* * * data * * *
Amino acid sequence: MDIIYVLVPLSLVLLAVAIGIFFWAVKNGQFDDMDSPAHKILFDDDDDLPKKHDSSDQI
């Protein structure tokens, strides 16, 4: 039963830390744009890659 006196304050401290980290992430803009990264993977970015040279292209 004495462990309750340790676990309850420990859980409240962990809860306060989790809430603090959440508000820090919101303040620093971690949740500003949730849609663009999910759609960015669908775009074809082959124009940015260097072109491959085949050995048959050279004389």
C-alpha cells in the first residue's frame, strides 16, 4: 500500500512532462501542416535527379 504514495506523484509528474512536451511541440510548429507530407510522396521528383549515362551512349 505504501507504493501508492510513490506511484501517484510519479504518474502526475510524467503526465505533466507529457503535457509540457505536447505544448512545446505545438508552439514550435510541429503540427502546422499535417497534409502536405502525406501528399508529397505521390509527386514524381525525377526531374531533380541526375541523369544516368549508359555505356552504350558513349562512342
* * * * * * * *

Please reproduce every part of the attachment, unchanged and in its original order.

Amino acid sequence: MDIIYVLVPLSLVLLAVAIGIFFWAVKNGQFDDMDSPAHKILFDDDDDLPKKHDSSDQI
């Protein structure tokens, strides 16, 4: 039963830390744009890659 006196304050401290980290992430803009990264993977970015040279292209 004495462990309750340790676990309850420990859980409240962990809860306060989790809430603090959440508000820090919101303040620093971690949740500003949730849609663009999910759609960015669908775009074809082959124009940015260097072109491959085949050995048959050279004389």
C-alpha cells in the first residue's frame, strides 16, 4: 500500500512532462501542416535527379 504514495506523484509528474512536451511541440510548429507530407510522396521528383549515362551512349 505504501507504493501508492510513490506511484501517484510519479504518474502526475510524467503526465505533466507529457503535457509540457505536447505544448512545446505545438508552439514550435510541429503540427502546422499535417497534409502536405502525406501528399508529397505521390509527386514524381525525377526531374531533380541526375541523369544516368549508359555505356552504350558513349562512342